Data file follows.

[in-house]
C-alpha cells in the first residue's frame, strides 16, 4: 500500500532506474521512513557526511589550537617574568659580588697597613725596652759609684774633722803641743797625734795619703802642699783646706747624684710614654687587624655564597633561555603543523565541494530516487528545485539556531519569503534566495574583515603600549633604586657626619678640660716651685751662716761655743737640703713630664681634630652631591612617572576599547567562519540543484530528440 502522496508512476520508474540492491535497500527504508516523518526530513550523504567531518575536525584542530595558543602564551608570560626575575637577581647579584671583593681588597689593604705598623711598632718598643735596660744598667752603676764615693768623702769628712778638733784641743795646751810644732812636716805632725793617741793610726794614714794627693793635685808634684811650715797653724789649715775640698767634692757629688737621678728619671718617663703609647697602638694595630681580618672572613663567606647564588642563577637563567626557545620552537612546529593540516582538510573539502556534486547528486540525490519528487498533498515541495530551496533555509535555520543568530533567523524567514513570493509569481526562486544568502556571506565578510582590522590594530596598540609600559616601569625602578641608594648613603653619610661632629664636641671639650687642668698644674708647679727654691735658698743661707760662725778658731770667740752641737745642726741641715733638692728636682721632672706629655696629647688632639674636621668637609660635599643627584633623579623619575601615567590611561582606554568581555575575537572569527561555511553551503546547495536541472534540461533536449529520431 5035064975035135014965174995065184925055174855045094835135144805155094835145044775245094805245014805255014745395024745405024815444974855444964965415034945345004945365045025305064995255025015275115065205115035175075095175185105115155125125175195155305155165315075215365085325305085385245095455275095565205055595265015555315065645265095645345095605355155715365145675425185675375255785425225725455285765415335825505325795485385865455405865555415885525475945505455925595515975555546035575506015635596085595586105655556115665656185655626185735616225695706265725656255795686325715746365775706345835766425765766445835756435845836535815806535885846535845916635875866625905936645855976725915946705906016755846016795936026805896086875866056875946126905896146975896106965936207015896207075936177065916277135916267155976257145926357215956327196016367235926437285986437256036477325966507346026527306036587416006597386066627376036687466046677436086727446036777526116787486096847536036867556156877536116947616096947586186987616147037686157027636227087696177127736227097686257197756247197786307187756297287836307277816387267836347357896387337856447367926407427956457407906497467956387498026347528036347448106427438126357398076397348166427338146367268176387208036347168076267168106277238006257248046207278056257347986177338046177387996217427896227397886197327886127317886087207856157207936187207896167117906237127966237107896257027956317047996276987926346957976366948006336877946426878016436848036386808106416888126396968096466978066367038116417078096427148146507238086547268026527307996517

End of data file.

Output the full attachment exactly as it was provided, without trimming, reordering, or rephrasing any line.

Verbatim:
[in-house]
C-alpha cells in the first residue's frame, strides 16, 4: 500500500532506474521512513557526511589550537617574568659580588697597613725596652759609684774633722803641743797625734795619703802642699783646706747624684710614654687587624655564597633561555603543523565541494530516487528545485539556531519569503534566495574583515603600549633604586657626619678640660716651685751662716761655743737640703713630664681634630652631591612617572576599547567562519540543484530528440 502522496508512476520508474540492491535497500527504508516523518526530513550523504567531518575536525584542530595558543602564551608570560626575575637577581647579584671583593681588597689593604705598623711598632718598643735596660744598667752603676764615693768623702769628712778638733784641743795646751810644732812636716805632725793617741793610726794614714794627693793635685808634684811650715797653724789649715775640698767634692757629688737621678728619671718617663703609647697602638694595630681580618672572613663567606647564588642563577637563567626557545620552537612546529593540516582538510573539502556534486547528486540525490519528487498533498515541495530551496533555509535555520543568530533567523524567514513570493509569481526562486544568502556571506565578510582590522590594530596598540609600559616601569625602578641608594648613603653619610661632629664636641671639650687642668698644674708647679727654691735658698743661707760662725778658731770667740752641737745642726741641715733638692728636682721632672706629655696629647688632639674636621668637609660635599643627584633623579623619575601615567590611561582606554568581555575575537572569527561555511553551503546547495536541472534540461533536449529520431 5035064975035135014965174995065184925055174855045094835135144805155094835145044775245094805245014805255014745395024745405024815444974855444964965415034945345004945365045025305064995255025015275115065205115035175075095175185105115155125125175195155305155165315075215365085325305085385245095455275095565205055595265015555315065645265095645345095605355155715365145675425185675375255785425225725455285765415335825505325795485385865455405865555415885525475945505455925595515975555546035575506015635596085595586105655556115665656185655626185735616225695706265725656255795686325715746365775706345835766425765766445835756435845836535815806535885846535845916635875866625905936645855976725915946705906016755846016795936026805896086875866056875946126905896146975896106965936207015896207075936177065916277135916267155976257145926357215956327196016367235926437285986437256036477325966507346026527306036587416006597386066627376036687466046677436086727446036777526116787486096847536036867556156877536116947616096947586186987616147037686157027636227087696177127736227097686257197756247197786307187756297287836307277816387267836347357896387337856447367926407427956457407906497467956387498026347528036347448106427438126357398076397348166427338146367268176387208036347168076267168106277238006257248046207278056257347986177338046177387996217427896227397886197327886127317886087207856157207936187207896167117906237127966237107896257027956317047996276987926346957976366948006336877946426878016436848036386808106416888126396968096466978066367038116417078096427148146507238086547268026527307996517